March 7 was the last date to file to run for mayor in the 2023 race and the final “Petition Day,” when all candidates had to get their nominating petitions to the City Commissioners’ office with the required number of signatures by 5 p.m.
As of March 8, 13 candidates, 12 of whom are Democrats, are running to succeed term-limited Mayor Jim Kenney. As required by the City Charter, several of the candidates have resigned from their city elected offices to run for the open seat: six former council members — Democrats Allan Domb, Derek S. Green, Helen Gym, Cherelle L. Parker and Maria Quiñones Sánchez, and Republican David Oh — and former City Controller Rebecca Rhynhart.
The remaining candidates include Democrats Amen Brown, Jeff Brown, Warren Bloom, James M. DeLeon, Delscia Gray and John Wood.
With such a large field, is there a frontrunner in the race with the primary only two months away?
Philadelphians have been seeing numerous TV ads from two candidates — and two candidates only — for months: real estate mogul Allan Domb, whose properties are worth about $400 million, and Shop Rite supermarket chain owner Jeff Brown, whose 11 stores are worth about $100 million. Both have been airing a spate of different ads since late last year. Domb, known as the “condo king,” lent his campaign $5 million at the end of 2022. This gives him almost unlimited spending through the primary.
Brown is running a classic “pick up the damn trash” and “do something about crime” quality-of-life campaign that harkens back to John Street’s campaigns for mayor. (Street promised to get abandoned cars off the streets — and did.) Domb is, inexplicably, running against Mayor Jim Kenney with a couple ads featuring the Mayor’s unfortunate comments about how he looked forward to not being mayor following a July 4 melee that had people fleeing gunshots at the concert on the Parkway.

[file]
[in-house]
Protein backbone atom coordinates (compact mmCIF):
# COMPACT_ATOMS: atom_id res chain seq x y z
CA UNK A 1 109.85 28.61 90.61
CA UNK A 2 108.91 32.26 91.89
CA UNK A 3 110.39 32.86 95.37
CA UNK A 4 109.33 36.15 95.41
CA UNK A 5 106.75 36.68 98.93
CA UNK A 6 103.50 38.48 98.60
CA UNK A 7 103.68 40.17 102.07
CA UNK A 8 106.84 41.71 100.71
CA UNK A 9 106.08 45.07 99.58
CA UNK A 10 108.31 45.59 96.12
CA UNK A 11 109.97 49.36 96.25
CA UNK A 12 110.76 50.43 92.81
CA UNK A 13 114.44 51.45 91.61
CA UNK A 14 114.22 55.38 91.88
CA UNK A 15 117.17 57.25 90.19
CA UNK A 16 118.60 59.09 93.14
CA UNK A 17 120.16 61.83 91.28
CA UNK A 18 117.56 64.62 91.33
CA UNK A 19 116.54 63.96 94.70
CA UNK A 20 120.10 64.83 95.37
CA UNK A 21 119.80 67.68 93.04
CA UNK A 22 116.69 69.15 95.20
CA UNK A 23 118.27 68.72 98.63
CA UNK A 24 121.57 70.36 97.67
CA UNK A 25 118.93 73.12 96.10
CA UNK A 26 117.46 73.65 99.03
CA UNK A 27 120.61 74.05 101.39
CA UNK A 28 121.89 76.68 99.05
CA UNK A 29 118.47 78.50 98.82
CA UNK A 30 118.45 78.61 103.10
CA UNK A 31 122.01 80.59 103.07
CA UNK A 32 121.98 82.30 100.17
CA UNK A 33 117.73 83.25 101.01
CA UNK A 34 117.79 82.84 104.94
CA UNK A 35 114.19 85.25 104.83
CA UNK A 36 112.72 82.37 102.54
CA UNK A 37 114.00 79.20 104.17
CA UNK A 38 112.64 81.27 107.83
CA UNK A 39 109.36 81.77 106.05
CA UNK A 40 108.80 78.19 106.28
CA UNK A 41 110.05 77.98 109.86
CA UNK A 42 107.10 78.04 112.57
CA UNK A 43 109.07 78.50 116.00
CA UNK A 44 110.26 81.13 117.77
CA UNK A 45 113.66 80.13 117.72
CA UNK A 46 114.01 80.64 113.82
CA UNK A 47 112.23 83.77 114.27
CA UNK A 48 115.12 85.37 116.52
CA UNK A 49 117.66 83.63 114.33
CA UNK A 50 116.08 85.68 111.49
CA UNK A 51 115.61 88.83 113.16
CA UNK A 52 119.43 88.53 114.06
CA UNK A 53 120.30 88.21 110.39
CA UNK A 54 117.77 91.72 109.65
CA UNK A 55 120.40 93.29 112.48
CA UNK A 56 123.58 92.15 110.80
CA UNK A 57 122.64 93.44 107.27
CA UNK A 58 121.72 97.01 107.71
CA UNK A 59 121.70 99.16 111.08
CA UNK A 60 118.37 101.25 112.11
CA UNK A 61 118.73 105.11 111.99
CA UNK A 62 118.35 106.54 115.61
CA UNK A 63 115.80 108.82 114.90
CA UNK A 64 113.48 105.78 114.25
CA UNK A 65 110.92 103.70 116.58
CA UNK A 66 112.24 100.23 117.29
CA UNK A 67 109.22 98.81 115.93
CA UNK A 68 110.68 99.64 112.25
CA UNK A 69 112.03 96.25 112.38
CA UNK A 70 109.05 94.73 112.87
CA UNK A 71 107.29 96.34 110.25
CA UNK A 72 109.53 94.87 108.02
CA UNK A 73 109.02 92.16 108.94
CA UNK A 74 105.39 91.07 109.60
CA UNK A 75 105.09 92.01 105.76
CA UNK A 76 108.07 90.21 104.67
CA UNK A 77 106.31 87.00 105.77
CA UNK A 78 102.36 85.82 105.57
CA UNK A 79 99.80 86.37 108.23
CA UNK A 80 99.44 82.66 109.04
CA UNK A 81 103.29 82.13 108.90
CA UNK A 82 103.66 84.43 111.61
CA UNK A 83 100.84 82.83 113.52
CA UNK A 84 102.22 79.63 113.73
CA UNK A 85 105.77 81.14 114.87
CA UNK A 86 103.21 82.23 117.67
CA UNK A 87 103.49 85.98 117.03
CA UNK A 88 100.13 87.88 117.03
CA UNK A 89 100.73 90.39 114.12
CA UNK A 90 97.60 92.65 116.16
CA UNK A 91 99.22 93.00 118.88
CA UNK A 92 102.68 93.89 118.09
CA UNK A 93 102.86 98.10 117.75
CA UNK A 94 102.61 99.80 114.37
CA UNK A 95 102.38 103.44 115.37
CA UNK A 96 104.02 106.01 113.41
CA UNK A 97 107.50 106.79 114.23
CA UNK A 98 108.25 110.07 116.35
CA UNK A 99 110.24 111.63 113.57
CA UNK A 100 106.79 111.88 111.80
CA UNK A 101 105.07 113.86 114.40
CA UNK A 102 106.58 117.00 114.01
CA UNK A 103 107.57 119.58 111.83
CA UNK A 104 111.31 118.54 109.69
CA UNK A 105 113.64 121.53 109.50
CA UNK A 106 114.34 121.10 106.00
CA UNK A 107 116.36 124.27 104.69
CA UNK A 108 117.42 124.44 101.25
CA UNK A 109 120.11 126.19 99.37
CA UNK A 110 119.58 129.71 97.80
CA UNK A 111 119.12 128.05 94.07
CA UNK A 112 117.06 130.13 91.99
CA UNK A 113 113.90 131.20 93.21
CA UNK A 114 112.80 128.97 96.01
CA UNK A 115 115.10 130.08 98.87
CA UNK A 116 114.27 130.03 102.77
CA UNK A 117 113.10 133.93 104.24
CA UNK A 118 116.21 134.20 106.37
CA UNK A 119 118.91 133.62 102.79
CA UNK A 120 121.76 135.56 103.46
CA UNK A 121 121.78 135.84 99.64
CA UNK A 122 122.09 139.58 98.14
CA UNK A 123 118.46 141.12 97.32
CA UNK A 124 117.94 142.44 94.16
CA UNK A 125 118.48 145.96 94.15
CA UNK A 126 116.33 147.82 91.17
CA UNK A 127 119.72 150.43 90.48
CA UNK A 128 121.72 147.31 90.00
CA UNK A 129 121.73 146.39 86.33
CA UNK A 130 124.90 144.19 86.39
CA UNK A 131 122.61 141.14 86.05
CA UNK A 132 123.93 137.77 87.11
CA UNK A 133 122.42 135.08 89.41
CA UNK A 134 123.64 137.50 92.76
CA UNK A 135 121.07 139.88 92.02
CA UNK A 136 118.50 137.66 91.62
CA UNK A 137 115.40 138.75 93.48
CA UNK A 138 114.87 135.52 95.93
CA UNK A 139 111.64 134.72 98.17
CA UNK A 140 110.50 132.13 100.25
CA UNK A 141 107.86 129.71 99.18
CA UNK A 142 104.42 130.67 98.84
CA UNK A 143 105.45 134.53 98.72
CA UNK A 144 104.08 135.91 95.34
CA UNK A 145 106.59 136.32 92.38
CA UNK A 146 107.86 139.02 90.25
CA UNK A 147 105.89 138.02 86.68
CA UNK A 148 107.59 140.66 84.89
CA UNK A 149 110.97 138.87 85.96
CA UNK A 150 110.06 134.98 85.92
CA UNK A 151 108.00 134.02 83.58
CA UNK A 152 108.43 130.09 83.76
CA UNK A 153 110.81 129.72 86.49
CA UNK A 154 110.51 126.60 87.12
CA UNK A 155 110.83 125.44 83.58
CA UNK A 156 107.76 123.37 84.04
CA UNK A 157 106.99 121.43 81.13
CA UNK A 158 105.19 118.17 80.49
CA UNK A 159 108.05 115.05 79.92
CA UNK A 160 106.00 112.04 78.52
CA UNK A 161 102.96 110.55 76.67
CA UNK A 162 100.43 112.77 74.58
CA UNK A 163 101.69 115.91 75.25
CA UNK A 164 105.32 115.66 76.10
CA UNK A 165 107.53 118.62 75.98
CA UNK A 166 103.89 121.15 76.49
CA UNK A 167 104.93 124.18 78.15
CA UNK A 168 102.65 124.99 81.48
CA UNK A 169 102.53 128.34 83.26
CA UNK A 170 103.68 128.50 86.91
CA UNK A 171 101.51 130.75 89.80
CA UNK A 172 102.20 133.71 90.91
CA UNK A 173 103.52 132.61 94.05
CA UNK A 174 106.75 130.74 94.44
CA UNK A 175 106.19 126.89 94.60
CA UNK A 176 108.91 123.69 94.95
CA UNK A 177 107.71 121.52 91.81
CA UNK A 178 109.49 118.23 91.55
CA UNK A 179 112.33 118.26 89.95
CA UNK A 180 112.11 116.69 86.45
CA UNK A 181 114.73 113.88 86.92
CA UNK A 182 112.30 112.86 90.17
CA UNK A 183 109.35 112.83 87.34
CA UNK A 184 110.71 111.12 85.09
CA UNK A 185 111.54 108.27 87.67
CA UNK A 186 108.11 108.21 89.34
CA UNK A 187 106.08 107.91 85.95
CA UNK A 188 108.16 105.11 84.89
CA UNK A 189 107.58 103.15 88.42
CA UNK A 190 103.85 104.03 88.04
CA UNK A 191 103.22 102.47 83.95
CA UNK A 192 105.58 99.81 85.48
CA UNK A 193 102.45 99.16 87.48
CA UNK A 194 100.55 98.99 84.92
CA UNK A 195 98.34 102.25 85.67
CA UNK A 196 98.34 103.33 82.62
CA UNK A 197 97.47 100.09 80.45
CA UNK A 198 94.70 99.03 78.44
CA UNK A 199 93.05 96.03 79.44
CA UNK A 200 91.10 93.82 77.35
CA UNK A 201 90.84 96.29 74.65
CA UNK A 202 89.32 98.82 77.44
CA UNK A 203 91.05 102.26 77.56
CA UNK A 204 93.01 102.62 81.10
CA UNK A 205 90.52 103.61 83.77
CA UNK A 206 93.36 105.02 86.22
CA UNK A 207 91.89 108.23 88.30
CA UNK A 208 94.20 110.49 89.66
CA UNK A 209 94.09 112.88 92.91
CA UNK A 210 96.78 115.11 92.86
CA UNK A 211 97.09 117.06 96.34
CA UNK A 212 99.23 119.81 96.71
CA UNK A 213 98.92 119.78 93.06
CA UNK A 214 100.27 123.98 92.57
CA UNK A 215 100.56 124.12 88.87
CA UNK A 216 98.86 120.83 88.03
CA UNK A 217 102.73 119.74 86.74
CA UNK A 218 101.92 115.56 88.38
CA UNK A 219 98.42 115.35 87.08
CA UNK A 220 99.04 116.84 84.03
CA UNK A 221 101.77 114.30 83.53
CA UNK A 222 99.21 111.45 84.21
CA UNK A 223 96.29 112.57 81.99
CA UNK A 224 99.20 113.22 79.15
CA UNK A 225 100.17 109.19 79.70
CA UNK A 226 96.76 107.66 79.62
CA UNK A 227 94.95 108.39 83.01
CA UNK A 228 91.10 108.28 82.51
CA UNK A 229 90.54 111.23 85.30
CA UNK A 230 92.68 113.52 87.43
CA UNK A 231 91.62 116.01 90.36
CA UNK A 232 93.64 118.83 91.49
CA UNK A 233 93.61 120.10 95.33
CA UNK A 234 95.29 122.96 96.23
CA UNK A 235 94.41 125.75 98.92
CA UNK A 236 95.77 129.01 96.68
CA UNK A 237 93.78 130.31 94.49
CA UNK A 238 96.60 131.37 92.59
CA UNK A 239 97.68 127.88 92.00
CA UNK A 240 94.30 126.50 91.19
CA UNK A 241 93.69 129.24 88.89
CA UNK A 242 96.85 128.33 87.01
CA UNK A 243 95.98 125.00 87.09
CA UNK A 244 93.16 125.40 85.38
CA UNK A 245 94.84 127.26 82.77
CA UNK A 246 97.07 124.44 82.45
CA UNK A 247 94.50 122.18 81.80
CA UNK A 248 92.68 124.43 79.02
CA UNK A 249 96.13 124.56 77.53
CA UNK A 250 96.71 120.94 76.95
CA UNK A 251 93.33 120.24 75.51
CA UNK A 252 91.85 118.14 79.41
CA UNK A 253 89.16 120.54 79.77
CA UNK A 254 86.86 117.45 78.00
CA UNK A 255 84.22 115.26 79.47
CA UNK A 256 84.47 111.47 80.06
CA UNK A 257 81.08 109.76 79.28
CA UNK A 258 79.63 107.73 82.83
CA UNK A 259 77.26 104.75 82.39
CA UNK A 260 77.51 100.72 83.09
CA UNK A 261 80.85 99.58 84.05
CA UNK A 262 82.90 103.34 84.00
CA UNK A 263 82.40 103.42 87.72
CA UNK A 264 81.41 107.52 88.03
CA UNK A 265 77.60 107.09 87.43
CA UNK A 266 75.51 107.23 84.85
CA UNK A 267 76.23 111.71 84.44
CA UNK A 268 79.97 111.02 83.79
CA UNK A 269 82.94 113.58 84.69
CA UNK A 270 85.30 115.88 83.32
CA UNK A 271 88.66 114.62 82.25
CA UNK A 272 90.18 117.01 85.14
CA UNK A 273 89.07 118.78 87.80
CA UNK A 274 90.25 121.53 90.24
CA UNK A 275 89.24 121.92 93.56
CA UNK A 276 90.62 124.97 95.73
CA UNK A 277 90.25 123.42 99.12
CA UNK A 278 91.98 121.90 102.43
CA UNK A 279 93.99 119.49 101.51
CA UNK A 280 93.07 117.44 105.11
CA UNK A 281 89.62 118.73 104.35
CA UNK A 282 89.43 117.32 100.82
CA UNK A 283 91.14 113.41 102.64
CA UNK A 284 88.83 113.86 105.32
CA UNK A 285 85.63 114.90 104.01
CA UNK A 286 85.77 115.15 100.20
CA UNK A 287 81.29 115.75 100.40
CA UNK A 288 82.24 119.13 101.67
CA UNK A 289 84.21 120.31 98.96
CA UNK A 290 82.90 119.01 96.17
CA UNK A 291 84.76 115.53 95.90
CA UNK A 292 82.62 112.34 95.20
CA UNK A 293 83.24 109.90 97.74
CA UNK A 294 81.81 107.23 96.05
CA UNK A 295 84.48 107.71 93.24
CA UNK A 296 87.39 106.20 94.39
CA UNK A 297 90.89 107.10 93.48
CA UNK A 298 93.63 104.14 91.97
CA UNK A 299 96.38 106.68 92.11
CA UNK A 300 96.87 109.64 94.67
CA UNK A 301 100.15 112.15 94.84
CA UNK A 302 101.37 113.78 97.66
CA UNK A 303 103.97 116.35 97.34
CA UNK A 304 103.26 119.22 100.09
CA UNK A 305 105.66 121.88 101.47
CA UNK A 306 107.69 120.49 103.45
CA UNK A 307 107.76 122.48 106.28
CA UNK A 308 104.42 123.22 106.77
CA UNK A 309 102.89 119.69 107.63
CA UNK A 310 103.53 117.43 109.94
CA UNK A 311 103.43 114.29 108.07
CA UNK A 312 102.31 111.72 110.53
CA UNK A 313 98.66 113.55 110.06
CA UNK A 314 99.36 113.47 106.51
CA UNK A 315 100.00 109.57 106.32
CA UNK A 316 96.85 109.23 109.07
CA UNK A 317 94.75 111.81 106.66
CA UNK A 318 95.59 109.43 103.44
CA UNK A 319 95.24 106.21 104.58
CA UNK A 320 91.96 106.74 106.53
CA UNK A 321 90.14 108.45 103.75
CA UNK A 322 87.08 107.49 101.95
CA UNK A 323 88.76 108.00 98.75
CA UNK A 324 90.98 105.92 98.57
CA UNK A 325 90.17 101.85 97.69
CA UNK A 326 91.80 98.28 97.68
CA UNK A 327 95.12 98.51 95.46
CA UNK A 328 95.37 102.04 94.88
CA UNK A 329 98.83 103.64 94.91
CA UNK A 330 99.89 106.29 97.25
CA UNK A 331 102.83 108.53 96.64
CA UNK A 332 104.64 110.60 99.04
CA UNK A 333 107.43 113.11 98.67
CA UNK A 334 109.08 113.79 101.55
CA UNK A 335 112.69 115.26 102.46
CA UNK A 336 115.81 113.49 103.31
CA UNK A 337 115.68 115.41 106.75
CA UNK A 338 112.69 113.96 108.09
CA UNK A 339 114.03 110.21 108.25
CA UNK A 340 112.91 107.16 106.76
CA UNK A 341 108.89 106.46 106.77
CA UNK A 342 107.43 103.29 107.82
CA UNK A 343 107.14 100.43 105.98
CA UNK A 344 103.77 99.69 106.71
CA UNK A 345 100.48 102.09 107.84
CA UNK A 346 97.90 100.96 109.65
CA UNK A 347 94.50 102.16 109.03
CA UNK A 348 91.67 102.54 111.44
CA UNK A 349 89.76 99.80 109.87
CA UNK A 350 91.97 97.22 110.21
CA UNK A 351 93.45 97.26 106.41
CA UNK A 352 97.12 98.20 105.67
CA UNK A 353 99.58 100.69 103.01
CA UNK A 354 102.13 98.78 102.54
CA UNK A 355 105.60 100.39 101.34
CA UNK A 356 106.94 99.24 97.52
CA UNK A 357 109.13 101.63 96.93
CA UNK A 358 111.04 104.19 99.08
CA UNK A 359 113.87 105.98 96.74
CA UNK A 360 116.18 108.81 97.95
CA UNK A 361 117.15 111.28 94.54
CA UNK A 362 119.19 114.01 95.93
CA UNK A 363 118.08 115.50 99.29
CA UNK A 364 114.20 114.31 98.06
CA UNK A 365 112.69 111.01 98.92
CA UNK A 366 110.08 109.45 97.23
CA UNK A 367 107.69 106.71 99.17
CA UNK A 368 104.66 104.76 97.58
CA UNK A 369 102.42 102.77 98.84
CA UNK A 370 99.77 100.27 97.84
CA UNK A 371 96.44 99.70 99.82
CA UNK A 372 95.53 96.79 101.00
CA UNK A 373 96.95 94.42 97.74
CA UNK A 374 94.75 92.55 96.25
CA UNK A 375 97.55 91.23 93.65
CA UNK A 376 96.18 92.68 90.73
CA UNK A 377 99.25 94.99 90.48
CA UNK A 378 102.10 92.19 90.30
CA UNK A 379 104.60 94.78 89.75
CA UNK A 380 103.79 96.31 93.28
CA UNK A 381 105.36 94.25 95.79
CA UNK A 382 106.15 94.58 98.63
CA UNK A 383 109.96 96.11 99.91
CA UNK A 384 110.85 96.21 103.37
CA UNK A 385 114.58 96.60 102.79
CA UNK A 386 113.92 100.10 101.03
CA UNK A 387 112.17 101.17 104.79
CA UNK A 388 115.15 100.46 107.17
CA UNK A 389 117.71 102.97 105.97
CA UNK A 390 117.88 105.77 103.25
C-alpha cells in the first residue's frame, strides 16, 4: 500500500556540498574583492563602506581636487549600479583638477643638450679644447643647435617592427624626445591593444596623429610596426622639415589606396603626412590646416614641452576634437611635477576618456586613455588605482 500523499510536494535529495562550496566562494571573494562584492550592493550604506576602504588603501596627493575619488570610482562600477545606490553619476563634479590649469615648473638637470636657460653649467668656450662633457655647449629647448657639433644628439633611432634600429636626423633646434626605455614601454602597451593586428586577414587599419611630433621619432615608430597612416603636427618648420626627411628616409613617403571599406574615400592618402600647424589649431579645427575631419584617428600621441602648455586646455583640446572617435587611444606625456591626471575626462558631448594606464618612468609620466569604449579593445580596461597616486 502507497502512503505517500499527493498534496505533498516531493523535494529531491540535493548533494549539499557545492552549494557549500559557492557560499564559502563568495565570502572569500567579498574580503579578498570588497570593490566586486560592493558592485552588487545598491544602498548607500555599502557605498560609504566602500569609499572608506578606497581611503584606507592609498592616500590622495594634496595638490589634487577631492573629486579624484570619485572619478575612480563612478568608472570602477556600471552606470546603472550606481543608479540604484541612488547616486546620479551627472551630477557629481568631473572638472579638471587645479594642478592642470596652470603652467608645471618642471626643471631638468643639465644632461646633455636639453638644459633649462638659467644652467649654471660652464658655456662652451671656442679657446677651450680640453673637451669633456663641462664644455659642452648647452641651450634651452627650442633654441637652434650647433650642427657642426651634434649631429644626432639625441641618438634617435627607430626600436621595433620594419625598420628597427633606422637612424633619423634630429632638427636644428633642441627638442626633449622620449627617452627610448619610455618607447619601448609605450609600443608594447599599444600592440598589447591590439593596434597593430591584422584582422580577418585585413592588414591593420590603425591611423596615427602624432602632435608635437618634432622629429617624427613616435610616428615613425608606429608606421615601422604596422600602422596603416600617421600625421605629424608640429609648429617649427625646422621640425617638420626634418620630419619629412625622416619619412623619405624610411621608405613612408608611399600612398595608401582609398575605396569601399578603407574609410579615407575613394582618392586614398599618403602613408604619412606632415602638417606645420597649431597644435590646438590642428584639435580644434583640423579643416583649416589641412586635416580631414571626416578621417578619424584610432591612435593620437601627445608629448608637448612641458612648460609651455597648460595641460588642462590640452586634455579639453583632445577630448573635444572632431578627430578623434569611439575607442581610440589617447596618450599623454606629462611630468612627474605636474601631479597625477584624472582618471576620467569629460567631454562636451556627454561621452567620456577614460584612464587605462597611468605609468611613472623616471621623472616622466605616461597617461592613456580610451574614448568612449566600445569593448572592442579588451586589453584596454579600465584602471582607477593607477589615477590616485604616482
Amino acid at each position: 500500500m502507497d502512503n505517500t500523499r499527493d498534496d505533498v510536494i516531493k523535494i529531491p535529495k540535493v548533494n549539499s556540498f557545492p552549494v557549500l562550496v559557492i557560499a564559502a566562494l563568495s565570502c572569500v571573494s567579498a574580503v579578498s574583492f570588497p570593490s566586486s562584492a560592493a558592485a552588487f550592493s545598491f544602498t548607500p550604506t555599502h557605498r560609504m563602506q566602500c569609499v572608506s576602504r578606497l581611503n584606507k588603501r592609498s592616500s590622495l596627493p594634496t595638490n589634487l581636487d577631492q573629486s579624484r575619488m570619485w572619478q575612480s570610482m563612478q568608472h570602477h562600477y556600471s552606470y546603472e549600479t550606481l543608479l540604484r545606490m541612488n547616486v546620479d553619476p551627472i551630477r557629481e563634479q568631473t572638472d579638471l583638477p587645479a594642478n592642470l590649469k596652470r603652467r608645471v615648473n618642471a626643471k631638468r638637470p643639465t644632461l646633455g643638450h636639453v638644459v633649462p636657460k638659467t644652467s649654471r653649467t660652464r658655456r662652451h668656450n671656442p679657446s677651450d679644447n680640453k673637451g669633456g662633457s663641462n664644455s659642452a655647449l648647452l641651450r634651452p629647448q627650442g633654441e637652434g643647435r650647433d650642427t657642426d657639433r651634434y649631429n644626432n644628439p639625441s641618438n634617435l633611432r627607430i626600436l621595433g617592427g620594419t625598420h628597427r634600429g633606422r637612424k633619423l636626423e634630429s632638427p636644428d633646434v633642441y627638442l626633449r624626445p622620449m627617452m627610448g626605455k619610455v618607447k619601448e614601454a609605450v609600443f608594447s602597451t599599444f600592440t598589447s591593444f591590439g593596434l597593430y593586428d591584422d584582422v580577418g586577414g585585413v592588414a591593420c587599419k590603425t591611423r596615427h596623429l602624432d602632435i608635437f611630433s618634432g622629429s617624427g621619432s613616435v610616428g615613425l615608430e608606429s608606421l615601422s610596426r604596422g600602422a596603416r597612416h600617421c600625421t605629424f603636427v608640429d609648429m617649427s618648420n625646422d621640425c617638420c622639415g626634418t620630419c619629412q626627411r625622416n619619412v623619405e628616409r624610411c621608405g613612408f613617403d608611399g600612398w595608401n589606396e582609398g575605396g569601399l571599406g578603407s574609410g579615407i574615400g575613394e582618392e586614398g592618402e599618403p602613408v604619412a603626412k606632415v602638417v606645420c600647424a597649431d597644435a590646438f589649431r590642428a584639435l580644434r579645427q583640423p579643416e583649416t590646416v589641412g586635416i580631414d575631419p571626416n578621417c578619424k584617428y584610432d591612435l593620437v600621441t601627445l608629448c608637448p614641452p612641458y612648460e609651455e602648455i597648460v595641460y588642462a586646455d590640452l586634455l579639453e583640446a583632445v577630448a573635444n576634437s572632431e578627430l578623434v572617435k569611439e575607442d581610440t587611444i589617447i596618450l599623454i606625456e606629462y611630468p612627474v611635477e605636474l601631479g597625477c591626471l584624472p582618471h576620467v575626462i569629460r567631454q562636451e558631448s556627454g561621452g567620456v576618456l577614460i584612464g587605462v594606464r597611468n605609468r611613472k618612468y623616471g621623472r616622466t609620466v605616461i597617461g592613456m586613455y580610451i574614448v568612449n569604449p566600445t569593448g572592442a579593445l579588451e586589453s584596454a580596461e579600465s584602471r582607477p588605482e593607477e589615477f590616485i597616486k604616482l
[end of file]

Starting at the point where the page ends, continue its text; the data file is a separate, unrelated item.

Both Brown and Domb have been careful to make their ads racially diverse, and Domb, a self-made millionaire, also has an ad with children and their aspirations. One of Brown’s early ads included a clip for former First Lady Michelle Obama praising him. There was outcry that the ad was misleading as the clip was from 2009 and showed an obviously younger Mrs. Obama. Brown took the ad down, but it left a memorable image.
What concerns candidates who are not Brown and Domb is the impression these ads give that no one else is running for mayor. Self-funded millionaires can continue to run as many ads as they want and as often. But some Democrats say these ad campaigns are reminiscent of the 2014 governor’s race where millionaire businessman Tom Wolf got an early lead in the race by flooding the airwaves with ads long before any other candidate could afford to.
In a field as crowded as the mayor’s race and with half the candidates hailing from City Council, what’s to distinguish these candidates if none of them has ad campaigns to challenge Brown and Domb? Isn’t it expecting a lot of voters to seek out the platforms of all 12 Democratic and one Republican candidates?